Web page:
Fred Loyal is the country manager for the diversified businesses of JPMorgan Chase Commercial Banking. Courtesy of Fred Royale
In my first year as an investment banker, I was a young analyst, full of energy, embarking on what I assumed would span decades in an organization. And while it was exciting work, when I looked around the table at client meetings, I found myself one of the few black people in the room, or sometimes the only black person.
After attending meetings with management and watching companies raise capital to support their operations, I quickly learned that securing capital is critical to long-term growth. However, there were significant differences in the types of companies receiving funding. Of the roughly 300 companies it helped go public that year, only three had Black executives and none had Hispanic or Latino executives.
Seeing the apparent lack of access to finance for diverse businesses made me want to be part of the solution. I spent the next decade honing my skills at bulge bracket companies and gaining a better understanding of the market while earning my master’s degree from Columbia Business School. These experiences have made it clear that access to capital is the lifeblood of any successful business, and access is not equal for all operators.
This inspired me to start my own investment banking boutique specializing in advising and financing diverse owner-owned businesses.. I could see success, but I wanted to make an even bigger impact. We knew we needed more resources to do that. That’s how I joined JPMorgan Chase, where I am now the National Head of the commercial bank’s diversified businesses.
After sitting on both sides of the table, here’s what I learned about the challenges faced by diverse entrepreneurs.
numbers don’t lie
Discrimination and institutional inequalities have long hampered the ability of diverse entrepreneurs to obtain funding. Not only does this limit their growth, but research shows that business ownership in the United States is becoming less representative of the population as a whole, one of many factors contributing to racial wealth disparities. increase.
Awareness of funding inequalities has grown significantly in recent years, fueling calls for action to address the problem. While some progress has been made, most investors are still unable to sustainably fund their diverse businesses. For example, according to Crunchbase data, only 1% of venture capital funding will be received by black founders in 2022, and less than 2% will be received by all-female-founded companies. The statistic is similar for other underrepresented groups, such as veterans and the LGBTQ+ community.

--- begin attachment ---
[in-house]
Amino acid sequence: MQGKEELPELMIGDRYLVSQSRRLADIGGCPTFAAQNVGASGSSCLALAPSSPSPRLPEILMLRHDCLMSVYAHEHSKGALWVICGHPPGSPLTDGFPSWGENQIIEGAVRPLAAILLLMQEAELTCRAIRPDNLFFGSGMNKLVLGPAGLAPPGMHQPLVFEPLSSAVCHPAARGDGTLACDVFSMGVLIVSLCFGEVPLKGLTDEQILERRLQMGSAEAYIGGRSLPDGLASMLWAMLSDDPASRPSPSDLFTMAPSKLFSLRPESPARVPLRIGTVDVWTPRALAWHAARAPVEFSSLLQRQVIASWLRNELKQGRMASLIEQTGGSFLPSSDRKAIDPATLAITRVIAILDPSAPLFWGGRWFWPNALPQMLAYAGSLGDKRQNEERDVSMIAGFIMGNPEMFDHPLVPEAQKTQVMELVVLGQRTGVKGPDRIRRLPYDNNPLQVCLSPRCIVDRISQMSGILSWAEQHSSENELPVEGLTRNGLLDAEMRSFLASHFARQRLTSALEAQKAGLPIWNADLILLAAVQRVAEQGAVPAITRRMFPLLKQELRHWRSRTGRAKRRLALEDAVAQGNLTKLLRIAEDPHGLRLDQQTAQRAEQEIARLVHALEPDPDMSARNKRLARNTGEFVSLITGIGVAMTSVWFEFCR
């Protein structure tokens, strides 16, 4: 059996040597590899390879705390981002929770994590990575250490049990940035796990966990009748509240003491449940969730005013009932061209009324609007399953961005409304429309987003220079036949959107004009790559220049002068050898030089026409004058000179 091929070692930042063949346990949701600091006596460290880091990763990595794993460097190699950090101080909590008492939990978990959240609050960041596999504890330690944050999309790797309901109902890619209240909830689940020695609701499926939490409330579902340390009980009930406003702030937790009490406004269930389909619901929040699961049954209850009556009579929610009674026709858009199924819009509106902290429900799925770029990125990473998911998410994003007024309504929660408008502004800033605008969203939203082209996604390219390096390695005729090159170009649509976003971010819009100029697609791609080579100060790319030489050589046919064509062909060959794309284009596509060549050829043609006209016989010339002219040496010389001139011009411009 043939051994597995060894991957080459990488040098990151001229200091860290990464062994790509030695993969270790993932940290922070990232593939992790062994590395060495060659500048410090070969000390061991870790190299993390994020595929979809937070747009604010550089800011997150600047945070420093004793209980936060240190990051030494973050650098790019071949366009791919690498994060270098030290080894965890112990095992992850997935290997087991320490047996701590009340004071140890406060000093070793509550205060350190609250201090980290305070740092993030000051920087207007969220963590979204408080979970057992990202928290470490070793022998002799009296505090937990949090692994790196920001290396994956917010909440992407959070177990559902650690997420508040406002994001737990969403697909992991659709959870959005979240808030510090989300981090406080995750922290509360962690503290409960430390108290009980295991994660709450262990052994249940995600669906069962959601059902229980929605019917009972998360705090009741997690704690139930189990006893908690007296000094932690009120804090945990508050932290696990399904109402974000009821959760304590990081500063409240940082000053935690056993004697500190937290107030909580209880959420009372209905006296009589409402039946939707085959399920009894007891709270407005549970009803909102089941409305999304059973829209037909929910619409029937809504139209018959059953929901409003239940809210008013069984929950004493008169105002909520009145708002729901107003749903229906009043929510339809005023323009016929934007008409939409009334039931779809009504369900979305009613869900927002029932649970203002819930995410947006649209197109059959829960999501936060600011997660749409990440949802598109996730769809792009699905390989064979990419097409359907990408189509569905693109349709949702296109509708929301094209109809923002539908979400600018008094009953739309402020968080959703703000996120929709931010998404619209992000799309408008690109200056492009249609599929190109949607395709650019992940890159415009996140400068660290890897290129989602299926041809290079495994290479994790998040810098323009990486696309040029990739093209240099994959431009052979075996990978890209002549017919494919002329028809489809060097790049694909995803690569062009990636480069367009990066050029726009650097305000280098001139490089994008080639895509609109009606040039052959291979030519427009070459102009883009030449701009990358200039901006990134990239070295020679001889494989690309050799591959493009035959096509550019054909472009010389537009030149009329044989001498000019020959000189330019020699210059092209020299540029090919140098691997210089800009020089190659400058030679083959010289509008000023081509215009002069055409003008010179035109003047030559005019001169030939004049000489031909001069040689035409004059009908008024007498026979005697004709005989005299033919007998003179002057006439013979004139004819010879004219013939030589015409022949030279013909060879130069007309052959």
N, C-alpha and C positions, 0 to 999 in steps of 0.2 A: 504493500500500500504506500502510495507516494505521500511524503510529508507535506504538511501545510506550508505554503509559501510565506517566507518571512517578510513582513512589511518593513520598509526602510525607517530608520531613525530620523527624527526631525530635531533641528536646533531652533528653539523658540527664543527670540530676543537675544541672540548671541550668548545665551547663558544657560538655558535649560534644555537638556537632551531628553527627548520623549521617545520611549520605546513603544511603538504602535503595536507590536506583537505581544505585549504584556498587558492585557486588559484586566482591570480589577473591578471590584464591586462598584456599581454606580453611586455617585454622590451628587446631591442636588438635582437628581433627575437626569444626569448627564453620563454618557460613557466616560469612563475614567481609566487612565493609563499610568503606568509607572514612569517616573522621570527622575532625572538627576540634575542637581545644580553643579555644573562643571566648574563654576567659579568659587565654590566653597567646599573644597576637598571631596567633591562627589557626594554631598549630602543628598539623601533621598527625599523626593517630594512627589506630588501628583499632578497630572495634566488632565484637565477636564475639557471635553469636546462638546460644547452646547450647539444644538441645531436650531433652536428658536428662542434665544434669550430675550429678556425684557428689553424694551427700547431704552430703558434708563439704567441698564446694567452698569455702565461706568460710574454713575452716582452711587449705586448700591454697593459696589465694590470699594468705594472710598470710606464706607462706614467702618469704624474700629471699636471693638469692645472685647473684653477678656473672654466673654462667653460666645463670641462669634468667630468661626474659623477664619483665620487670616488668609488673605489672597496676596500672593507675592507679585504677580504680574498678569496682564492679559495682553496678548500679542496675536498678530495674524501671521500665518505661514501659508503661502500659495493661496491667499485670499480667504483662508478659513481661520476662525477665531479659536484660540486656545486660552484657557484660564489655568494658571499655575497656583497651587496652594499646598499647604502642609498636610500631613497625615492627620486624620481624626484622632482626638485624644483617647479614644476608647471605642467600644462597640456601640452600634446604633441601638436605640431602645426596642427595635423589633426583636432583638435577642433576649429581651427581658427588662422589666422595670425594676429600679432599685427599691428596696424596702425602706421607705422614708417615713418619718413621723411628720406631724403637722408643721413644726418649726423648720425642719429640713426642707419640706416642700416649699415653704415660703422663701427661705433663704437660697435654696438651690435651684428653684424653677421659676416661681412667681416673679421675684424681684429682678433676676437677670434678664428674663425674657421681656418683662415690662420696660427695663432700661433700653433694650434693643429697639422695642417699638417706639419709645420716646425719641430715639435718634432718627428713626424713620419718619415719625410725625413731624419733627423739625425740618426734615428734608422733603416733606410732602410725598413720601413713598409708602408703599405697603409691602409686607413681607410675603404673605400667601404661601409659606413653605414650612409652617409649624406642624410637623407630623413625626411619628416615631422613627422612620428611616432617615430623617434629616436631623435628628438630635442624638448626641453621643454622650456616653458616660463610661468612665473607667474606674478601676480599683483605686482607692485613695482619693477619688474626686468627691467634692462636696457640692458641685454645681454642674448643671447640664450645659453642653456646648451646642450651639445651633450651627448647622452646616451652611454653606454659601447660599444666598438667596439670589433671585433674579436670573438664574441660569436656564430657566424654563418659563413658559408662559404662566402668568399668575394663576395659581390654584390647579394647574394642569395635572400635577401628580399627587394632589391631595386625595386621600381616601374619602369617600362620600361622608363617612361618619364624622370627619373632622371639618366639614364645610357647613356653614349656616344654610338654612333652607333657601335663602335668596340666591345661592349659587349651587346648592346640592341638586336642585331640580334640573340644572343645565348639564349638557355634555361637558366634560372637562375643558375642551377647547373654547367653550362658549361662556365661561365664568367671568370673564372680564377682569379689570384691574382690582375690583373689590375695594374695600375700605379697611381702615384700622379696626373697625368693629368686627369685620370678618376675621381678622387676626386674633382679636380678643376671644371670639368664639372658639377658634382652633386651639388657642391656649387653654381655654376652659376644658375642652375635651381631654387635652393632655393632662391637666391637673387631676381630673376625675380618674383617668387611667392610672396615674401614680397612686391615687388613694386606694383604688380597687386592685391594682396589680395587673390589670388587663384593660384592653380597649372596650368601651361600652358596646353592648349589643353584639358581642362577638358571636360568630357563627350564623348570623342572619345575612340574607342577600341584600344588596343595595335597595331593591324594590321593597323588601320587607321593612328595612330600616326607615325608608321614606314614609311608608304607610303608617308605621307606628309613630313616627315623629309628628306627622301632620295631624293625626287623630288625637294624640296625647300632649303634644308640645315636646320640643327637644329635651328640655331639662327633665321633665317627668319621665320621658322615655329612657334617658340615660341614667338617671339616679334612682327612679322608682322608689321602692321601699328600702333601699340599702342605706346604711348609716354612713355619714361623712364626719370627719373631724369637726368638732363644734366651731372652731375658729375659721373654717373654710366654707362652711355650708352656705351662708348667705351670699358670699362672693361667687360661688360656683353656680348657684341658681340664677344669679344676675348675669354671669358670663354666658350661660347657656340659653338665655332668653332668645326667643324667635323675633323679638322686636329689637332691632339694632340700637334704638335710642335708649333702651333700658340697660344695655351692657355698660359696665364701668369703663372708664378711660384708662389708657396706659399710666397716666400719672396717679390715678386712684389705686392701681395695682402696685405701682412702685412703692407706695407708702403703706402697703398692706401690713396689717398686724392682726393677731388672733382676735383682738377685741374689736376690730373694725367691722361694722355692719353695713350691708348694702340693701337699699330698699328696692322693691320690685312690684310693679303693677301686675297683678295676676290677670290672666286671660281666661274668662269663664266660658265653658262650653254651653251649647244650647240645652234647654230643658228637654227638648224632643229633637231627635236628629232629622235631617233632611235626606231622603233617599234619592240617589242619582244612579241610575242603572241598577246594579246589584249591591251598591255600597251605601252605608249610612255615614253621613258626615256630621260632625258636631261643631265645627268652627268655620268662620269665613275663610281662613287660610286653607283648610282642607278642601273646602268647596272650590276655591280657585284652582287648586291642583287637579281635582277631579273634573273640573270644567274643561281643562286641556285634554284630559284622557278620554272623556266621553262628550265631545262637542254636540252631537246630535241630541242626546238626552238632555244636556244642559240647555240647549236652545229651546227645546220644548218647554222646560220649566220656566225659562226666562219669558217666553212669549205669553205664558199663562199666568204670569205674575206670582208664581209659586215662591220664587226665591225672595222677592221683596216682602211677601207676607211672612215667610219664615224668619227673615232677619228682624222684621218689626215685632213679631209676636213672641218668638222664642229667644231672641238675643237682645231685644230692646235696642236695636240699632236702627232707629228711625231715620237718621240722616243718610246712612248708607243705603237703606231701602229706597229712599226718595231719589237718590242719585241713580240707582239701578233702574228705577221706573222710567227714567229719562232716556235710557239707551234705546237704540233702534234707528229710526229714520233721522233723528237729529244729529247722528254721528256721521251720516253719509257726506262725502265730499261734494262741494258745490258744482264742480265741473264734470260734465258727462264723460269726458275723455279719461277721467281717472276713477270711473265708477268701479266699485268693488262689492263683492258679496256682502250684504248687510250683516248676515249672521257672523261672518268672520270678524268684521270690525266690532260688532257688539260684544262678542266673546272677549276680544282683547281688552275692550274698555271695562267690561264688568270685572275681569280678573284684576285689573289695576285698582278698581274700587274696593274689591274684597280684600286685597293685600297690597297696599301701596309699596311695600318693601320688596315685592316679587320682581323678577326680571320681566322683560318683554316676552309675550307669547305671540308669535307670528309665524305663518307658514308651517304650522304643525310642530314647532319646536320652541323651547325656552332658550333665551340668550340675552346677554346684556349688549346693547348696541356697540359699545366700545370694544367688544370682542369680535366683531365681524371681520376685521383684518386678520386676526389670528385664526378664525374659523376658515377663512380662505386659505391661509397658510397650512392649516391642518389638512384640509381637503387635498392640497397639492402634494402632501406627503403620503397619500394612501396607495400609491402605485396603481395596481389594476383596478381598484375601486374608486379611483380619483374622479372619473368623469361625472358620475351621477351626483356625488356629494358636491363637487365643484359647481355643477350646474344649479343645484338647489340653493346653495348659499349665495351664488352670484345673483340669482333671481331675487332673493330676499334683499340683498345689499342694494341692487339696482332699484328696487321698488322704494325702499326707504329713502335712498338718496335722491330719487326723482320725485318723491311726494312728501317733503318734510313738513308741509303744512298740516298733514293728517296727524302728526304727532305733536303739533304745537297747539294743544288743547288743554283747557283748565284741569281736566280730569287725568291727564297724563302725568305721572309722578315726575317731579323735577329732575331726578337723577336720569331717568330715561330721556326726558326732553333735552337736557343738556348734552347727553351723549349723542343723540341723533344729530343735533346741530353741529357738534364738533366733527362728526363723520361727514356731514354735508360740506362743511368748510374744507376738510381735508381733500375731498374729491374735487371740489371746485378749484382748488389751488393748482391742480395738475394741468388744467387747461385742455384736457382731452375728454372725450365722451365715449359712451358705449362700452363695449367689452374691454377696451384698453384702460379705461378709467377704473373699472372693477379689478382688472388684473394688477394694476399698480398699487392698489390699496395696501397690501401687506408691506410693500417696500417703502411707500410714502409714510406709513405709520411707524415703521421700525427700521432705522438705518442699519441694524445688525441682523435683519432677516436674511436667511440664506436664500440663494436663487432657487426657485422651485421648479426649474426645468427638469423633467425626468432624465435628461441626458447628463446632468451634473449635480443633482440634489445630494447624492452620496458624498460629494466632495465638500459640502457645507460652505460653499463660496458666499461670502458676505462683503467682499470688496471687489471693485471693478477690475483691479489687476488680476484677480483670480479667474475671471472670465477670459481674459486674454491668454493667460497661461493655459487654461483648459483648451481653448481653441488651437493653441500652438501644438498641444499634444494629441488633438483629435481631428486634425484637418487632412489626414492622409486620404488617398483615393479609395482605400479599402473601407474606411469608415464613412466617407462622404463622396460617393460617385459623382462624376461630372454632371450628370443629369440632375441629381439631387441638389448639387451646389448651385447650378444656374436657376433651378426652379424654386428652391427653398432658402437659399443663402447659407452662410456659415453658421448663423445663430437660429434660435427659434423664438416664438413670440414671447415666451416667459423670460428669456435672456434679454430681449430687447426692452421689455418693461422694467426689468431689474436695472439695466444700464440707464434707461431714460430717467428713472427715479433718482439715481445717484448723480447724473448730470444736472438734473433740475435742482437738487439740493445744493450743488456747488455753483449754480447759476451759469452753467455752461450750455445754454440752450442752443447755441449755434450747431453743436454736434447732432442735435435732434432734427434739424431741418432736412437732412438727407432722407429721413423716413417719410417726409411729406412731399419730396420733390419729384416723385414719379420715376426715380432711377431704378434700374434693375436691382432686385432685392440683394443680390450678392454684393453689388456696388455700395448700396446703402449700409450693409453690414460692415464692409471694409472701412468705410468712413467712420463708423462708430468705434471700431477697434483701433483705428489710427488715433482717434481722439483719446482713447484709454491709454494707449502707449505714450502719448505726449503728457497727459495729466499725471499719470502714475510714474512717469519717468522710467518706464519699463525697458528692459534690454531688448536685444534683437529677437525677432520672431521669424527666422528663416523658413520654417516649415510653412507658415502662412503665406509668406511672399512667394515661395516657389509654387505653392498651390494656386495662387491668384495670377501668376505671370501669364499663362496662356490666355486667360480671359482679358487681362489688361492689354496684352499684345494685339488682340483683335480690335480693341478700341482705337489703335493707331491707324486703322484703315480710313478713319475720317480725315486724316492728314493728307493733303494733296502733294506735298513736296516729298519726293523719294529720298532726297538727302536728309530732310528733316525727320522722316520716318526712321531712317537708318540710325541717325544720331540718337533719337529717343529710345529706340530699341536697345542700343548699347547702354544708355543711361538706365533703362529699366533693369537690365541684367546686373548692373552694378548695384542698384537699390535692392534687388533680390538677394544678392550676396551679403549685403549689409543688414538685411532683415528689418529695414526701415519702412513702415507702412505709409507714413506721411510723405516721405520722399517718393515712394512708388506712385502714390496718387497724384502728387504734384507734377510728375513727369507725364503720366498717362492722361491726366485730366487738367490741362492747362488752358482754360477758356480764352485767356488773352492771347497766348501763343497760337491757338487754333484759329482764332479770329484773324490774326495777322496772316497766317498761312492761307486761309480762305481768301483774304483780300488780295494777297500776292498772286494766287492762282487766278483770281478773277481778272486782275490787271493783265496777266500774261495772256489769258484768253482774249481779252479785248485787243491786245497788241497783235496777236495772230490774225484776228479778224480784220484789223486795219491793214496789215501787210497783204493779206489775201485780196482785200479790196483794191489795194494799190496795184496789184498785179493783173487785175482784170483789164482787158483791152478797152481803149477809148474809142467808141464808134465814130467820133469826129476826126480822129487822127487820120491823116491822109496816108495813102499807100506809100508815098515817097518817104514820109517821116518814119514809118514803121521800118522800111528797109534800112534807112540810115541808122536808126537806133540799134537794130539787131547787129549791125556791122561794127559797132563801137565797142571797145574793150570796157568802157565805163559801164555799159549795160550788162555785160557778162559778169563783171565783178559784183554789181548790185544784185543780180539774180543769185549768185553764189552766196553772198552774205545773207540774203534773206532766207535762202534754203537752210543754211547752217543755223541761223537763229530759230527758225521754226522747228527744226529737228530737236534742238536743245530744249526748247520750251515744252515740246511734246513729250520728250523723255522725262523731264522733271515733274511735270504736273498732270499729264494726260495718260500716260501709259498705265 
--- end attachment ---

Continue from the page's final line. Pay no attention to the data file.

This funding gap is largely due to the lack of diversity in the investor ecosystem itself. In my experience, many investors prioritize investments they feel familiar with. They are reluctant to step outside of their existing personal and professional networks, which tend to be made up of people with similar backgrounds and perspectives.
Funding is the biggest challenge, but one of the many challenges faced by diverse business owners. For example, many diverse entrepreneurs also struggle to access the insights and information they need to take the next step in their business, with expert networks and mentorship to help overcome systemic barriers. Opportunities are often inaccessible.
build a better future
Helping diverse companies access capital, insights, resources and relationships that may not otherwise be available is an essential part of building a more equitable system. My role in this area is to help business owners leverage their strengths and set themselves up for success.
As a former business owner, I know it’s easy to become overly focused on short-term goals. But as bankers, we also know it’s vitally important to help CEOs make decisions not just today and tomorrow, but over the next 5, 10, 15 years. Entrepreneurs need to plan for the future and understand how to use capital for strategic, long-term investments that lead to sustainable growth.
To access that capital, entrepreneurs need to position their business in a way that excites investors. This starts with demonstrating a deep understanding of the market opportunity, a clear, value-driven business proposition, and a strong leadership team to back it all up. Over time, investors will also expect profitability and other meaningful performance metrics.
I’m a corporate leader, but I’m also a former entrepreneur and black American, so this job is personal to me. Supporting diverse entrepreneurs not only helps them succeed, but also creates jobs, strengthens communities and builds wealth for historically underrepresented groups. Advising the company and being able to contribute a little to its ultimate success is what makes me look forward to getting up and going to work every day.
While there is still much work to be done, we are encouraged by the progress we have made and look forward to creating greater opportunity and prosperity for our diverse businesses across the country.
Fred Loyal is the National Head of Business Diversity for JPMorgan Chase’s Commercial Banking Division..
The opinions expressed in commentary articles on Fortune.com are solely those of the authors and do not necessarily reflect the opinions or beliefs of the authors. luck.